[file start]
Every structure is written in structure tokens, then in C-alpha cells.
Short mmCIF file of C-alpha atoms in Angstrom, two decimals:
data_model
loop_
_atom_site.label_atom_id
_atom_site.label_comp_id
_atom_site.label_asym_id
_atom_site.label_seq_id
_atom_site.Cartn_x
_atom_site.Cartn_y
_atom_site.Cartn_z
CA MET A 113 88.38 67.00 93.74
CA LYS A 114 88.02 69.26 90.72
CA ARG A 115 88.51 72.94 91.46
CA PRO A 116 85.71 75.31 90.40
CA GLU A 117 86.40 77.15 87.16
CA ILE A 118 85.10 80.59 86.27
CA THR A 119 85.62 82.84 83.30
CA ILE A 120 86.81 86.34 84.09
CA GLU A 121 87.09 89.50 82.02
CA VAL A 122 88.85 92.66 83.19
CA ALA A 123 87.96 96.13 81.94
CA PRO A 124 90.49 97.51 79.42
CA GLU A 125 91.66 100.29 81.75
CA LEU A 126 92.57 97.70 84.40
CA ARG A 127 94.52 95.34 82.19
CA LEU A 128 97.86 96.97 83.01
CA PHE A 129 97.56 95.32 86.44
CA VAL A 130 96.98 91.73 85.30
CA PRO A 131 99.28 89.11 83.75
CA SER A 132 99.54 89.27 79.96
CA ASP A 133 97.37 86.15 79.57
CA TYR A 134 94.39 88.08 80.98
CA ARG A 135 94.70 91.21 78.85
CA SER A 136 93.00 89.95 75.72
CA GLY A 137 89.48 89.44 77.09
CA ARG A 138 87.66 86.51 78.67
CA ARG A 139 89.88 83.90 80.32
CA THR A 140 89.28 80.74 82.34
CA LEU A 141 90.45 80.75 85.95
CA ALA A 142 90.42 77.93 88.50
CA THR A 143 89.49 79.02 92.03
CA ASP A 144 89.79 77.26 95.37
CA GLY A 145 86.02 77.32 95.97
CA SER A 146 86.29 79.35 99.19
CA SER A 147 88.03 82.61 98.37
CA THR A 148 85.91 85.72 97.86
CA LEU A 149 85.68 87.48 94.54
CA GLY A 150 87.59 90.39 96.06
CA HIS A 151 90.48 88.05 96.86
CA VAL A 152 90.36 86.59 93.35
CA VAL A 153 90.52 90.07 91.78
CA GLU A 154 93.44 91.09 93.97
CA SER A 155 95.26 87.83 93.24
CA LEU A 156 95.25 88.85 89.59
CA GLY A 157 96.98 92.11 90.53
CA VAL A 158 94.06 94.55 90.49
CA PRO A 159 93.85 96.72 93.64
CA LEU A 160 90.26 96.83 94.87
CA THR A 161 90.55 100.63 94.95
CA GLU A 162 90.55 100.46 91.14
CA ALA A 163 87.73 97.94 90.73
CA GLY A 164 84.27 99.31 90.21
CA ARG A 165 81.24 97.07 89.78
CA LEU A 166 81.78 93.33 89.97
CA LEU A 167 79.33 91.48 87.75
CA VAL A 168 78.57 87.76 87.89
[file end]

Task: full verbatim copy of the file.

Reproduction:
Every structure is written in structure tokens, then in C-alpha cells.
Short mmCIF file of C-alpha atoms in Angstrom, two decimals:
data_model
loop_
_atom_site.label_atom_id
_atom_site.label_comp_id
_atom_site.label_asym_id
_atom_site.label_seq_id
_atom_site.Cartn_x
_atom_site.Cartn_y
_atom_site.Cartn_z
CA MET A 113 88.38 67.00 93.74
CA LYS A 114 88.02 69.26 90.72
CA ARG A 115 88.51 72.94 91.46
CA PRO A 116 85.71 75.31 90.40
CA GLU A 117 86.40 77.15 87.16
CA ILE A 118 85.10 80.59 86.27
CA THR A 119 85.62 82.84 83.30
CA ILE A 120 86.81 86.34 84.09
CA GLU A 121 87.09 89.50 82.02
CA VAL A 122 88.85 92.66 83.19
CA ALA A 123 87.96 96.13 81.94
CA PRO A 124 90.49 97.51 79.42
CA GLU A 125 91.66 100.29 81.75
CA LEU A 126 92.57 97.70 84.40
CA ARG A 127 94.52 95.34 82.19
CA LEU A 128 97.86 96.97 83.01
CA PHE A 129 97.56 95.32 86.44
CA VAL A 130 96.98 91.73 85.30
CA PRO A 131 99.28 89.11 83.75
CA SER A 132 99.54 89.27 79.96
CA ASP A 133 97.37 86.15 79.57
CA TYR A 134 94.39 88.08 80.98
CA ARG A 135 94.70 91.21 78.85
CA SER A 136 93.00 89.95 75.72
CA GLY A 137 89.48 89.44 77.09
CA ARG A 138 87.66 86.51 78.67
CA ARG A 139 89.88 83.90 80.32
CA THR A 140 89.28 80.74 82.34
CA LEU A 141 90.45 80.75 85.95
CA ALA A 142 90.42 77.93 88.50
CA THR A 143 89.49 79.02 92.03
CA ASP A 144 89.79 77.26 95.37
CA GLY A 145 86.02 77.32 95.97
CA SER A 146 86.29 79.35 99.19
CA SER A 147 88.03 82.61 98.37
CA THR A 148 85.91 85.72 97.86
CA LEU A 149 85.68 87.48 94.54
CA GLY A 150 87.59 90.39 96.06
CA HIS A 151 90.48 88.05 96.86
CA VAL A 152 90.36 86.59 93.35
CA VAL A 153 90.52 90.07 91.78
CA GLU A 154 93.44 91.09 93.97
CA SER A 155 95.26 87.83 93.24
CA LEU A 156 95.25 88.85 89.59
CA GLY A 157 96.98 92.11 90.53
CA VAL A 158 94.06 94.55 90.49
CA PRO A 159 93.85 96.72 93.64
CA LEU A 160 90.26 96.83 94.87
CA THR A 161 90.55 100.63 94.95
CA GLU A 162 90.55 100.46 91.14
CA ALA A 163 87.73 97.94 90.73
CA GLY A 164 84.27 99.31 90.21
CA ARG A 165 81.24 97.07 89.78
CA LEU A 166 81.78 93.33 89.97
CA LEU A 167 79.33 91.48 87.75
CA VAL A 168 78.57 87.76 87.89